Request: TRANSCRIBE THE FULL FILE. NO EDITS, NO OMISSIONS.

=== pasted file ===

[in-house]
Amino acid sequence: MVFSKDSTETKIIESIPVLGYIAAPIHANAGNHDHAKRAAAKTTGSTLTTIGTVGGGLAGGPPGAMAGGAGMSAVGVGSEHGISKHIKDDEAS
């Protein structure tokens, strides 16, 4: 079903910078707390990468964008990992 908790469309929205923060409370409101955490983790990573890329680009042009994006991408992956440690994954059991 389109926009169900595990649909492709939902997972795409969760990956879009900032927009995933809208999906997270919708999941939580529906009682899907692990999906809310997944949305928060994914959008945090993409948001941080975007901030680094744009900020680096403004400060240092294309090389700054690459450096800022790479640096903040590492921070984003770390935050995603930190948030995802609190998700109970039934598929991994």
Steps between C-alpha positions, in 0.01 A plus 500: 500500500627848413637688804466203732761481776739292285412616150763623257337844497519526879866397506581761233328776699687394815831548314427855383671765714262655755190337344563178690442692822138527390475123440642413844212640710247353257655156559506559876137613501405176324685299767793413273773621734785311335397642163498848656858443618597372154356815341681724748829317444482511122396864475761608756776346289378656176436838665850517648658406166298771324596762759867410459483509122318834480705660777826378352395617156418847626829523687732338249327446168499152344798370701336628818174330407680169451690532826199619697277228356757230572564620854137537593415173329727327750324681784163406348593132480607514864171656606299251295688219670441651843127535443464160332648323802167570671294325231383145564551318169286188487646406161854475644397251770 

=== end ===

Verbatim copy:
[in-house]
Amino acid sequence: MVFSKDSTETKIIESIPVLGYIAAPIHANAGNHDHAKRAAAKTTGSTLTTIGTVGGGLAGGPPGAMAGGAGMSAVGVGSEHGISKHIKDDEAS
């Protein structure tokens, strides 16, 4: 079903910078707390990468964008990992 908790469309929205923060409370409101955490983790990573890329680009042009994006991408992956440690994954059991 389109926009169900595990649909492709939902997972795409969760990956879009900032927009995933809208999906997270919708999941939580529906009682899907692990999906809310997944949305928060994914959008945090993409948001941080975007901030680094744009900020680096403004400060240092294309090389700054690459450096800022790479640096903040590492921070984003770390935050995603930190948030995802609190998700109970039934598929991994």
Steps between C-alpha positions, in 0.01 A plus 500: 500500500627848413637688804466203732761481776739292285412616150763623257337844497519526879866397506581761233328776699687394815831548314427855383671765714262655755190337344563178690442692822138527390475123440642413844212640710247353257655156559506559876137613501405176324685299767793413273773621734785311335397642163498848656858443618597372154356815341681724748829317444482511122396864475761608756776346289378656176436838665850517648658406166298771324596762759867410459483509122318834480705660777826378352395617156418847626829523687732338249327446168499152344798370701336628818174330407680169451690532826199619697277228356757230572564620854137537593415173329727327750324681784163406348593132480607514864171656606299251295688219670441651843127535443464160332648323802167570671294325231383145564551318169286188487646406161854475644397251770 